An eye for an eye

Wednesday

Matthew 5

https://i1.wp.com/upload.wikimedia.org/wikipedia/commons/thumb/4/4c/Shark_tooth_-_Haifischzahn1.jpg/442px-Shark_tooth_-_Haifischzahn1.jpg

Fossilized shark tooth

38 “You have heard that it was said, ‘An eye for an eye and a tooth for a tooth.’”

Before we hear what Jesus is going to say about revenge, it is important to recognize that the Old Testament doesn’t teach revenge.  It teaches a form of communal justice that was intended to stop the spiral of revenge.  The responsibility for enforcing “an eye for an eye” is taken away from the injured party (and his or her kin group) and given to the community.  They are to act to balance the equation when harm has been inflicted.  In a social context without a police force and jails, revenge is the normal method of policing: you hurt us; we hurt you.  And in a world where the strong get away with injuring the weak (of which there are many stories, not least Pharaoh’s enslavement of the Israelites) Israel was called to a different pattern of justice – one that does not favor the rich or powerful.  Instead of individual retribution, God declares that “Vengeance (holding others accountable) is mine.”  Where justice needed to be enforced, where the scales needed to be set right, God entrusted the exercise of that accountability to the community as a whole.

So before we yield to the common prejudice of a barbaric Old Testament, we should recognize that where effective policing is absent in our own communities, we typically find people taking the law into their own hands and gangs operating on the principle of intimidation and revenge.  However tough some of the Old Testament laws may first appear to us, they are in fact preferable to gang warfare and extortion.  And it is worth noting that even our society, with a more or less effective legal/policing system, still controls behavior with the threat of revenge in the form of a lawsuit – and our lawsuits include punitive damages!  There is no room among ‘moderns’ for an attitude of superiority.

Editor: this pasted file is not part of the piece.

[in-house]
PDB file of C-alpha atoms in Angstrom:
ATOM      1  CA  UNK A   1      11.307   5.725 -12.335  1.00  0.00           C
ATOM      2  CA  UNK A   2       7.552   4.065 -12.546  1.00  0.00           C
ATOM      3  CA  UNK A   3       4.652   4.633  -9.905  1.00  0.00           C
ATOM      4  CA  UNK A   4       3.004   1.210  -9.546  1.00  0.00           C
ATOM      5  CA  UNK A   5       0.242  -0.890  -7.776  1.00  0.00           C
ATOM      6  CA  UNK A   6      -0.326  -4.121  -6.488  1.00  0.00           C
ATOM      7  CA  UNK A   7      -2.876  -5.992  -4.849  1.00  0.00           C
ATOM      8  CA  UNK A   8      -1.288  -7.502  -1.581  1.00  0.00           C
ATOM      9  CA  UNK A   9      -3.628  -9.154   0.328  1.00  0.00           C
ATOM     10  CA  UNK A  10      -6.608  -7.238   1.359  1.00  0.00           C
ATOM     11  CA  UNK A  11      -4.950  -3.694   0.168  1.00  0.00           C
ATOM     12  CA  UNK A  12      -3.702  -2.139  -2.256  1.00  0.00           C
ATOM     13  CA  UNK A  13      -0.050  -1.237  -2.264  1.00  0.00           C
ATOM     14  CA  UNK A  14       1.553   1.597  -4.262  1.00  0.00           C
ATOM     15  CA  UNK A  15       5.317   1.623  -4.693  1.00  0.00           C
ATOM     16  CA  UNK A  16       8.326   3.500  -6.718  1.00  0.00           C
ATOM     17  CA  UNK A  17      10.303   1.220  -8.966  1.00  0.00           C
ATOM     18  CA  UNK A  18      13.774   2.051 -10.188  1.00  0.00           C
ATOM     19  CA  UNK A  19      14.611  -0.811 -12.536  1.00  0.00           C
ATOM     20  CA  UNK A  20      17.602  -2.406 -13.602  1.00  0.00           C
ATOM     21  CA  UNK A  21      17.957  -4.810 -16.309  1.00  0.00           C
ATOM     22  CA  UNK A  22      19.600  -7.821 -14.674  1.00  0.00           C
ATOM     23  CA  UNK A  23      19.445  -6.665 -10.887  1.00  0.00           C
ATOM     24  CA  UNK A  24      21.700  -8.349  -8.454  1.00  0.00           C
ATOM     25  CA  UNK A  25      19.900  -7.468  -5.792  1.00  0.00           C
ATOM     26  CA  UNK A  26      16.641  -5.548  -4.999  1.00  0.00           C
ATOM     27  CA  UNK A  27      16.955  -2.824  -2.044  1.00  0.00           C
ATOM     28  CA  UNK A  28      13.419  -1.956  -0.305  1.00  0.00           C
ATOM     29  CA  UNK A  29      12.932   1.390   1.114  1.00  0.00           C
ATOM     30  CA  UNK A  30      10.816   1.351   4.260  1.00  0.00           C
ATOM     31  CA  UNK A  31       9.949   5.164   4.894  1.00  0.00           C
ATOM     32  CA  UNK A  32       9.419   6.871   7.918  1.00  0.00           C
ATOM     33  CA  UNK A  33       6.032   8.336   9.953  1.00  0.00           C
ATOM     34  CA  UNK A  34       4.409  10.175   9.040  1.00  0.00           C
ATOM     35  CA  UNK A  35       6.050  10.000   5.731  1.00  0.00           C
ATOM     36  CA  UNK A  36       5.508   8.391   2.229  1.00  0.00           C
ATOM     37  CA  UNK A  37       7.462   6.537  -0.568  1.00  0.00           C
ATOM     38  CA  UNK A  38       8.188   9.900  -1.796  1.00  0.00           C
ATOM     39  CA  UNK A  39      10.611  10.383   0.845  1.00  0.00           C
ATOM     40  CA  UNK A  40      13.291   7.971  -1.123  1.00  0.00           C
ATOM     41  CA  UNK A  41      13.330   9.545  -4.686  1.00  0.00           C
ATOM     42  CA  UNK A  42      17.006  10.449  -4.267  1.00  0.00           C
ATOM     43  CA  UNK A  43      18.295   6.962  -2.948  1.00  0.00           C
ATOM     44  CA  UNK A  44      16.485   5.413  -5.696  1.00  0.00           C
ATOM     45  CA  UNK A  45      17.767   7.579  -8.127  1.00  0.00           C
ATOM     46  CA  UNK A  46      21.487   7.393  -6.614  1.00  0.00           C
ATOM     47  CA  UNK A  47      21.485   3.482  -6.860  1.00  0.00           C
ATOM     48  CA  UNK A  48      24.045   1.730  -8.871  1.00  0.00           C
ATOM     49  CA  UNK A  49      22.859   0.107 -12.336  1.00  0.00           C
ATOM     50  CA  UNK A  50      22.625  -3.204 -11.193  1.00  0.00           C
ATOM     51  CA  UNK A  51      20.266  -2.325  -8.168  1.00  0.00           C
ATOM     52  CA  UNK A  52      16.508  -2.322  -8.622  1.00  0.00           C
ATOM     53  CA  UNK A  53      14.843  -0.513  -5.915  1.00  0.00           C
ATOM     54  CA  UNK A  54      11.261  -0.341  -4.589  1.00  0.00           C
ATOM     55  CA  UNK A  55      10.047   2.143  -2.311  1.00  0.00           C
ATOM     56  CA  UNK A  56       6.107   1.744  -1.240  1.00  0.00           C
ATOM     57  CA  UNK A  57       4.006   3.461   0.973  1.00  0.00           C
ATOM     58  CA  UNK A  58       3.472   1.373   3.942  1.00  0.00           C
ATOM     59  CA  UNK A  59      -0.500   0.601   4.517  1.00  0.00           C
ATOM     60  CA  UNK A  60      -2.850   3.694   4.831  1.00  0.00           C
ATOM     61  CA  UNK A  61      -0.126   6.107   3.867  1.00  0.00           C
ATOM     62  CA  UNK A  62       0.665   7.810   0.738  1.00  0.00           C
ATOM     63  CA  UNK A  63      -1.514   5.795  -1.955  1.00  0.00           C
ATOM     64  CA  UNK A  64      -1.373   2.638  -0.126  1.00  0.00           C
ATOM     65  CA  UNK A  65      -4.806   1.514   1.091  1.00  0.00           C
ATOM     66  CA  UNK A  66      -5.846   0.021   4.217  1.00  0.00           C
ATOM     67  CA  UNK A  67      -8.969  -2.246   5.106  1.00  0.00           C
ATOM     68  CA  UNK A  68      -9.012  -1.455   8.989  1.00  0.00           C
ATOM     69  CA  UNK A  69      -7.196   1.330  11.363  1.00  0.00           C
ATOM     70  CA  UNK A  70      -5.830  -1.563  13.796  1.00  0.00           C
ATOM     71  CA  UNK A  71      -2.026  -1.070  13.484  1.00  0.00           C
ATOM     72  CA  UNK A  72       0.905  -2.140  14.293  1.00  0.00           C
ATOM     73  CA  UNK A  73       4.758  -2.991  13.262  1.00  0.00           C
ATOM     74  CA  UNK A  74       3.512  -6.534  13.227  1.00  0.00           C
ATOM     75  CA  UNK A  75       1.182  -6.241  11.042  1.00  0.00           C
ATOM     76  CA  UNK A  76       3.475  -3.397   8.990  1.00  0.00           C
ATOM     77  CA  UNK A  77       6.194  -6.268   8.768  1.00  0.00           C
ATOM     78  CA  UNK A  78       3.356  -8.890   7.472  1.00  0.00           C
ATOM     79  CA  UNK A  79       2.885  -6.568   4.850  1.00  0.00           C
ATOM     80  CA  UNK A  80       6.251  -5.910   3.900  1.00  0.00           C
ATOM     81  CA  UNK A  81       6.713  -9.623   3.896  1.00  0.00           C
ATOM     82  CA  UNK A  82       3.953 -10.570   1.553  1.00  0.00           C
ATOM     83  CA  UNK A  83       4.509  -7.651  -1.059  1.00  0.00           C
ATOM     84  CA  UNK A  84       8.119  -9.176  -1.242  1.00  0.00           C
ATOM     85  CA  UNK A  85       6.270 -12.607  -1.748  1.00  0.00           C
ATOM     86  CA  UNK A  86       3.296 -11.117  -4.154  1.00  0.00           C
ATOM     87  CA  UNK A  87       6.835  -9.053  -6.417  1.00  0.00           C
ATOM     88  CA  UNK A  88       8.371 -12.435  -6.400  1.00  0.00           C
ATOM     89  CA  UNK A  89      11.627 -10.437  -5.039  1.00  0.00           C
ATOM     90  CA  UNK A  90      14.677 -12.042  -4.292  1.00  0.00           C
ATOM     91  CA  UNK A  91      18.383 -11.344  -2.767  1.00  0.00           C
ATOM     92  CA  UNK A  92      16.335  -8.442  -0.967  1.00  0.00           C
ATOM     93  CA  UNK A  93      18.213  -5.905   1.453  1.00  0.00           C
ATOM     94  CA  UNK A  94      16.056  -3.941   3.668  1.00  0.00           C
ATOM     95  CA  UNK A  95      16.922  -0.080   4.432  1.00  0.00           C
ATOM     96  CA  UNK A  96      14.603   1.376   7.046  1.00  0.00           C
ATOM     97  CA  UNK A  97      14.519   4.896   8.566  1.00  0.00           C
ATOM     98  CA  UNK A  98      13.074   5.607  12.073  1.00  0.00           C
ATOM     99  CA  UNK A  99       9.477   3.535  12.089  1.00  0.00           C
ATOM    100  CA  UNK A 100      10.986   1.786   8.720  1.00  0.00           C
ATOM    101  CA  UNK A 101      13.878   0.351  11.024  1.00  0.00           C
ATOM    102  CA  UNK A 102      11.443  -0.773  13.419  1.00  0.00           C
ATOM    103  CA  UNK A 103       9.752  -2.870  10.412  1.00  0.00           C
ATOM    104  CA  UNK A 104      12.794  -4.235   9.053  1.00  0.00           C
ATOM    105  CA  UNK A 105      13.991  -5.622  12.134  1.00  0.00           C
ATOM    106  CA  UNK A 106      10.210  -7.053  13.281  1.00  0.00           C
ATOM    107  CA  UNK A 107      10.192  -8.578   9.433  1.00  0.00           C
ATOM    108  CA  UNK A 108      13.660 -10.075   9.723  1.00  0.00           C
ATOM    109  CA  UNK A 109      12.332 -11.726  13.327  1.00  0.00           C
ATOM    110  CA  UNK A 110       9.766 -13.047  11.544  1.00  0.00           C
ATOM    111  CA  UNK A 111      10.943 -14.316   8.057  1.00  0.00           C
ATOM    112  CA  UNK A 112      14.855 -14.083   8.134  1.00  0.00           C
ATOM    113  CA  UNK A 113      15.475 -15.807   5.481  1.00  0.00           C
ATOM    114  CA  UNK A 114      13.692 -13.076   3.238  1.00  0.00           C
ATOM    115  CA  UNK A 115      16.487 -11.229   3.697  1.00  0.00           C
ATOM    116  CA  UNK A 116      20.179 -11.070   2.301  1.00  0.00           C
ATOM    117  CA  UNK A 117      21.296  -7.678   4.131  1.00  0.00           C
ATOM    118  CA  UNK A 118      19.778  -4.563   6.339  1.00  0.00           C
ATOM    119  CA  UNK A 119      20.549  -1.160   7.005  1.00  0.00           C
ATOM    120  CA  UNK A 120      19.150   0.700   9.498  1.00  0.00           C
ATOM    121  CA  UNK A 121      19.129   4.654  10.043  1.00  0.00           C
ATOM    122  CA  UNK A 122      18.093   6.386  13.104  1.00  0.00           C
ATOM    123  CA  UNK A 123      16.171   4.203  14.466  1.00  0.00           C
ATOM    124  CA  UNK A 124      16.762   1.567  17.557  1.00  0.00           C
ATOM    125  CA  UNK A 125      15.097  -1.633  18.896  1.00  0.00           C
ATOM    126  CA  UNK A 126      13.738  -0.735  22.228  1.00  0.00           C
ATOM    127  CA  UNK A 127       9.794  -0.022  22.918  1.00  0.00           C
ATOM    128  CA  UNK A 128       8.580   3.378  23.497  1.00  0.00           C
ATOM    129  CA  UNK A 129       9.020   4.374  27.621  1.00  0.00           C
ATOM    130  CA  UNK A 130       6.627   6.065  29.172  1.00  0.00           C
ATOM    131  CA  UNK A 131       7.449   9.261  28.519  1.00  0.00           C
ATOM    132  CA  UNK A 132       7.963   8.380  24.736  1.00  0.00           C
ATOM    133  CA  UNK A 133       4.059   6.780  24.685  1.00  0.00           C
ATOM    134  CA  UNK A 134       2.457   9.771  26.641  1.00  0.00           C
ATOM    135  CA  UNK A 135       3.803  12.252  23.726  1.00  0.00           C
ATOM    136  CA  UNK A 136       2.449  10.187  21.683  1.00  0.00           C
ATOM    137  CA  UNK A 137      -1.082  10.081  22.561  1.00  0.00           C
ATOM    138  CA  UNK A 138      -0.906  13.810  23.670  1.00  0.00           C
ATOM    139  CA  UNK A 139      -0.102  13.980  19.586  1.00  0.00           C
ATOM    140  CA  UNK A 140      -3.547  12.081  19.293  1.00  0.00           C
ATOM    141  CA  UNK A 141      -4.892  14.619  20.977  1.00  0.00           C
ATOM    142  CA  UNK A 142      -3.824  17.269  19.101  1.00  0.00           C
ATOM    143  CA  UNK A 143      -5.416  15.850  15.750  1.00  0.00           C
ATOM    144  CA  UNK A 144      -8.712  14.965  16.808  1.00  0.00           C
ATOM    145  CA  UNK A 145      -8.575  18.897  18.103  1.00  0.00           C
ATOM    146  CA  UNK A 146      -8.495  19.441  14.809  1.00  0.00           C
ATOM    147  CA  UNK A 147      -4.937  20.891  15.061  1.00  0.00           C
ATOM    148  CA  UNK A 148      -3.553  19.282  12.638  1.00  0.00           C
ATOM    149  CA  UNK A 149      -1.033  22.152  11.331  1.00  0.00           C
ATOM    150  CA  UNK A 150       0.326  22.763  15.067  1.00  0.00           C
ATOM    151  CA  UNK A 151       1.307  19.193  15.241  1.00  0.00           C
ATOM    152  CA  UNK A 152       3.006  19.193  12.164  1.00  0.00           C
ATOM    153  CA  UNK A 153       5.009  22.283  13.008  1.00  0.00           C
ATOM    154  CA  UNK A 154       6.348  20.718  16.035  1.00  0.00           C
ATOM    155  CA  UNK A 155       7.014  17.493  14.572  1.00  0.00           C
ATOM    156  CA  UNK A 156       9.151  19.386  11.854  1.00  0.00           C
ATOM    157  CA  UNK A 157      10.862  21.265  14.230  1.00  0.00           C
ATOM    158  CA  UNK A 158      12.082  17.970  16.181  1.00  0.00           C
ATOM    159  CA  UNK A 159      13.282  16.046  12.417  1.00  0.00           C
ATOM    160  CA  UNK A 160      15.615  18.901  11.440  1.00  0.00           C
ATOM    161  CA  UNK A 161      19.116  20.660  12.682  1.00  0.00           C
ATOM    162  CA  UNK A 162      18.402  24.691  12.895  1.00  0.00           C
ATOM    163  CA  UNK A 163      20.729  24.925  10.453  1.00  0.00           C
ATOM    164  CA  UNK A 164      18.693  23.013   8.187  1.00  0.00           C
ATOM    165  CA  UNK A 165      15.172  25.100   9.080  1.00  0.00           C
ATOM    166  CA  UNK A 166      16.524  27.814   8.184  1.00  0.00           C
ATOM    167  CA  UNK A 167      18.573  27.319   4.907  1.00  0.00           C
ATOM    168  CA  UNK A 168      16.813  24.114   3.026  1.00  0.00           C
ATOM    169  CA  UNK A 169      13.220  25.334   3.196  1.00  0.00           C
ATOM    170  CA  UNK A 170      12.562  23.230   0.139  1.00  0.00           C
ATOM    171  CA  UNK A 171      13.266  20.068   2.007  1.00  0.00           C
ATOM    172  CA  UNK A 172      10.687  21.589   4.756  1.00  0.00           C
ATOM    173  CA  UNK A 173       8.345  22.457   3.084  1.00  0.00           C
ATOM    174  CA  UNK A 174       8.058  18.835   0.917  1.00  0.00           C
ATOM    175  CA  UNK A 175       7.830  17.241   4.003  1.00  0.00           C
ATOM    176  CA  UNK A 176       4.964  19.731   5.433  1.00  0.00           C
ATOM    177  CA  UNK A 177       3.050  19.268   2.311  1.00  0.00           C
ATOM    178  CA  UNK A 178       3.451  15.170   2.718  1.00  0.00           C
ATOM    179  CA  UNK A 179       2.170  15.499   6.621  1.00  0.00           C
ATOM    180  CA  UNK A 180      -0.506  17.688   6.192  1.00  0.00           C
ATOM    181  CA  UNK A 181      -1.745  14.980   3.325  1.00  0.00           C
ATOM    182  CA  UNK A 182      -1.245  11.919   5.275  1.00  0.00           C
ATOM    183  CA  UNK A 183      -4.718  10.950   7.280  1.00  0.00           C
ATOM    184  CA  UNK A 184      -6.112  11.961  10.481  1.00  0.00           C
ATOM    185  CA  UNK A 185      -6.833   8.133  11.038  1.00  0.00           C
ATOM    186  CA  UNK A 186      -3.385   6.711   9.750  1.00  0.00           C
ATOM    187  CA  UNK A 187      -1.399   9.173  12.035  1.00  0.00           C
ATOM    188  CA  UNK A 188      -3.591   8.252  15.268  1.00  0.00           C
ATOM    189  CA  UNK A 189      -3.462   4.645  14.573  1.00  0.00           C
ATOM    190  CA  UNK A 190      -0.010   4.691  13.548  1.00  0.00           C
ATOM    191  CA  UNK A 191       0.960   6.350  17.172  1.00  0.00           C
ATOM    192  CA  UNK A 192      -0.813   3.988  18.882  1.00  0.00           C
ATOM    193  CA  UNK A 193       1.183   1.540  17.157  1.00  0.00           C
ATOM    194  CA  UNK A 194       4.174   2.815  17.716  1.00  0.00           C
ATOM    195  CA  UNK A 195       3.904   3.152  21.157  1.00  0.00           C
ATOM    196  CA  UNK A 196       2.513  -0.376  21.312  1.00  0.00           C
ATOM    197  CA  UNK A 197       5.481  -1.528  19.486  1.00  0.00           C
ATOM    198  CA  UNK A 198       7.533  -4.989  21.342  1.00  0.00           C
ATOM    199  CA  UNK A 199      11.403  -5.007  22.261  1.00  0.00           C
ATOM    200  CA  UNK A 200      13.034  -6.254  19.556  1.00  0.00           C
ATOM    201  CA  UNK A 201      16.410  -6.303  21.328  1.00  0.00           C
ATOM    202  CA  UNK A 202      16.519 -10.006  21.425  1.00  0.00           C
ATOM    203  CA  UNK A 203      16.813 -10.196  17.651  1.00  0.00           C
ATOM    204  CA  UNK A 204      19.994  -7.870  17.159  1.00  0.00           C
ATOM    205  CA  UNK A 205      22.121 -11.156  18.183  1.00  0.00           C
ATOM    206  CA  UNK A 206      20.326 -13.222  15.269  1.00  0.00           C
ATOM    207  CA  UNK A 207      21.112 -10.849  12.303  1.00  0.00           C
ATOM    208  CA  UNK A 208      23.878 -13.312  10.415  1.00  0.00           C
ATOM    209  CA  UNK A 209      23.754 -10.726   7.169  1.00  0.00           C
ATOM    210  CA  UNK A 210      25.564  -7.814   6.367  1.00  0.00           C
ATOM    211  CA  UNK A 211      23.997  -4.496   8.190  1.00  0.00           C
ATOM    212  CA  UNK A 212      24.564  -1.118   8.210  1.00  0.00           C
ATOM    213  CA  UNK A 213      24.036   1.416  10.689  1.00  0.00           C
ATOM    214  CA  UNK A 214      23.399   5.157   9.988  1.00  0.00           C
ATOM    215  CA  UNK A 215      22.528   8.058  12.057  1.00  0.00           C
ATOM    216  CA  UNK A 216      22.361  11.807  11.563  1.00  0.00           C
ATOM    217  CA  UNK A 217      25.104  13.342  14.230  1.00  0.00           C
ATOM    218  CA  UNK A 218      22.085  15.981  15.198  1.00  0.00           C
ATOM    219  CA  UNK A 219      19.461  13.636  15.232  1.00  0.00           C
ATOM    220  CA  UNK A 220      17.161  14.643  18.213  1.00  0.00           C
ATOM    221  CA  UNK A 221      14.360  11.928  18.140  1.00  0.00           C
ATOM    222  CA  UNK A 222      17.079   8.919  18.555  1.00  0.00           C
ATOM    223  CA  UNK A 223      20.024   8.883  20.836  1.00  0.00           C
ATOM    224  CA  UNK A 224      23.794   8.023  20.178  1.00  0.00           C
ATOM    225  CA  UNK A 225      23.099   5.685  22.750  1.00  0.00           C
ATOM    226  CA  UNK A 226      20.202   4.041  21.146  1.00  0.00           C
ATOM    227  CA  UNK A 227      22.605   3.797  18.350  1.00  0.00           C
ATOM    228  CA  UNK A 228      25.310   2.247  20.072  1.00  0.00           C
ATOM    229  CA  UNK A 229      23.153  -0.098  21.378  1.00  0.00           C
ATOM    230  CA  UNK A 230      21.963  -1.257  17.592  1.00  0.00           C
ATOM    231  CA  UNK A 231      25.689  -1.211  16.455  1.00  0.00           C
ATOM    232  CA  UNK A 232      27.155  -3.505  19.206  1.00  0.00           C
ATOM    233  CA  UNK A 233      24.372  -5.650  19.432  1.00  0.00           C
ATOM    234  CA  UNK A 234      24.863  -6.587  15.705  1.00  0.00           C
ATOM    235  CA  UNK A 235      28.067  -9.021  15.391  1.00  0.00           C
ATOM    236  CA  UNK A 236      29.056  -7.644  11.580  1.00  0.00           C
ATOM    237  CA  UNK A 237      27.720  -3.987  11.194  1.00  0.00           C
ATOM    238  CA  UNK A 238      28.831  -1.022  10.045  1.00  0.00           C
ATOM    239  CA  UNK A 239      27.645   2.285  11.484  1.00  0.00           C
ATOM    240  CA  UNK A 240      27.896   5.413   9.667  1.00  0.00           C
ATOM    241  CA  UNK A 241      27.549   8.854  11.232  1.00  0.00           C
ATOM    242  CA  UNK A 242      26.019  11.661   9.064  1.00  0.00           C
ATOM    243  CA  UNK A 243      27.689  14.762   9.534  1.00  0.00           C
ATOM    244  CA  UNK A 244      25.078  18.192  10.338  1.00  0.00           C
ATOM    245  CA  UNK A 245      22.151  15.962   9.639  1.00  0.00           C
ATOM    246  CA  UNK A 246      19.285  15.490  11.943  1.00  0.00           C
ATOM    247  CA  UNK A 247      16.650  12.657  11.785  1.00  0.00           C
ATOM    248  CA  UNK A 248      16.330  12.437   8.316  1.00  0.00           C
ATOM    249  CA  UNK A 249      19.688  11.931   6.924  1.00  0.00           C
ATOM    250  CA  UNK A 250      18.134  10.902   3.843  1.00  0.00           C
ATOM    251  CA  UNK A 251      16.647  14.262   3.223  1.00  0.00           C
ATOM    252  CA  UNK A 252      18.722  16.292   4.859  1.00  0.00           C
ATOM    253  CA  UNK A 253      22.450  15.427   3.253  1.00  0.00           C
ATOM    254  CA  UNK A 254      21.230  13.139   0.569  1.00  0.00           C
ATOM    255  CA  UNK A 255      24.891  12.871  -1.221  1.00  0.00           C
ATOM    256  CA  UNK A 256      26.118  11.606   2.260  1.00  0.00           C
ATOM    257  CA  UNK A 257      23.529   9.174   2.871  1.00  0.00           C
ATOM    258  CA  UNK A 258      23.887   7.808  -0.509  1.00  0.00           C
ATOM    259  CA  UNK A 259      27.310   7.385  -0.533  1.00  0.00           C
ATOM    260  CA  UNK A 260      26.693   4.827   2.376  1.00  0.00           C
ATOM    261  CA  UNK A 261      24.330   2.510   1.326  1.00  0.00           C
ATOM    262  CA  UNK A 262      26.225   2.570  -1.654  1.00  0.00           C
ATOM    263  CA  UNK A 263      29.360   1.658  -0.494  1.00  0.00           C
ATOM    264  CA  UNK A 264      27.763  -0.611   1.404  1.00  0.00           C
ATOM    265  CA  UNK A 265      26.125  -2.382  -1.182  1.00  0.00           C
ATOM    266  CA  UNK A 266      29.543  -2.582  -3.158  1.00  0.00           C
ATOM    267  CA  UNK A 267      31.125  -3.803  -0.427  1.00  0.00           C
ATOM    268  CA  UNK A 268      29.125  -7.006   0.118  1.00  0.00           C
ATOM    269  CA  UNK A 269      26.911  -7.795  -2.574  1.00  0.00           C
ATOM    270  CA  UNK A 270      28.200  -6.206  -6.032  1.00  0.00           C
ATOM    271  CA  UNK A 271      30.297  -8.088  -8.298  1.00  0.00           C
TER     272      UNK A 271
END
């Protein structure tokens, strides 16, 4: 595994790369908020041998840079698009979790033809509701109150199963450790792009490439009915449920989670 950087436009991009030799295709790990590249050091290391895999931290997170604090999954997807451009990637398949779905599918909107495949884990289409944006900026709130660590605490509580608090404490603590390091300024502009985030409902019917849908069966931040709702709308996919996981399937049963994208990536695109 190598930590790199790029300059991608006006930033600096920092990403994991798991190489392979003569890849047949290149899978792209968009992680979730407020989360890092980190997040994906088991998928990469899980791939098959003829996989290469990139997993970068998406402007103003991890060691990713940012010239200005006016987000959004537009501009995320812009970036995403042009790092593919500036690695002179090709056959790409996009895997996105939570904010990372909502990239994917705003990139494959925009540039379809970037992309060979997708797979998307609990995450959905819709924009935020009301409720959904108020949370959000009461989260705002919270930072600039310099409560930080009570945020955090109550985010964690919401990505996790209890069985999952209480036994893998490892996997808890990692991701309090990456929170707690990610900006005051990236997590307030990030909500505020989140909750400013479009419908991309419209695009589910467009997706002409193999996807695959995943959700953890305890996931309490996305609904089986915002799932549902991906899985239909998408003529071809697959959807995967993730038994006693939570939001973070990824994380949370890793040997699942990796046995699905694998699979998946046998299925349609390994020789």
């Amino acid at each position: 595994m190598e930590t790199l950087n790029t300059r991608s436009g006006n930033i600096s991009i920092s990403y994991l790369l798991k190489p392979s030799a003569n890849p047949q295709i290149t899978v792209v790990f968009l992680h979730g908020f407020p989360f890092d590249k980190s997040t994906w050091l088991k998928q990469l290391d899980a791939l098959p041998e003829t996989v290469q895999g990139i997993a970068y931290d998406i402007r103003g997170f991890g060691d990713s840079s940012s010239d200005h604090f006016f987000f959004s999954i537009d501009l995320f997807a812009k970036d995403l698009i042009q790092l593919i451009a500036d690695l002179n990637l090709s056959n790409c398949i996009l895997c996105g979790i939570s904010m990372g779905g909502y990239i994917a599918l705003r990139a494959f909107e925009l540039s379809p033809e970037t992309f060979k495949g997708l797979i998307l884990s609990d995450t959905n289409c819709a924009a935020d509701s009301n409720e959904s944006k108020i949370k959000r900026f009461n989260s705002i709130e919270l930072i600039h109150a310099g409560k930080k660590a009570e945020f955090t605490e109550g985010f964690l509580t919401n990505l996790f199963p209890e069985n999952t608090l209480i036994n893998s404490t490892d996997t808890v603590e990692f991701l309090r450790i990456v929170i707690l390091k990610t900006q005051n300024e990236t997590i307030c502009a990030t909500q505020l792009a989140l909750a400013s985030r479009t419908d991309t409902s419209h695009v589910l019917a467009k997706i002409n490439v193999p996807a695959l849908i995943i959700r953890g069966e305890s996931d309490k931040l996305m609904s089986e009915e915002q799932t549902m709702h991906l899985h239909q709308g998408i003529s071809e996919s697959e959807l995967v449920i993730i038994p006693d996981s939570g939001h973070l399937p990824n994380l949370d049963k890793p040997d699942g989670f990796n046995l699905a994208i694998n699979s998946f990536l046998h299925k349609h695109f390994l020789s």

Human beings find ways to hurt back.  By nature, we want to even the score.  Even children on the playground know that cheating leads to cheating, and excessive roughness to ever increasing violence.  Our problem is that our sense of ‘fairness’ always tips slightly towards ourselves.  We all want the last licks, so we take the phrase, “an eye for an eye” out of context and use it to justify our acts of revenge that often start a cycle of escalating conflict.  When Jesus takes up the law of revenge, he returns it to its original core – reconciling the community.  If I refuse to start down the path of revenge, I leave open the possibility of reconciliation.  Jesus is not suggesting that we (as a community) not resist evil, only that we (as individuals) turn back from the path of Cain and Abel and not create enemies.

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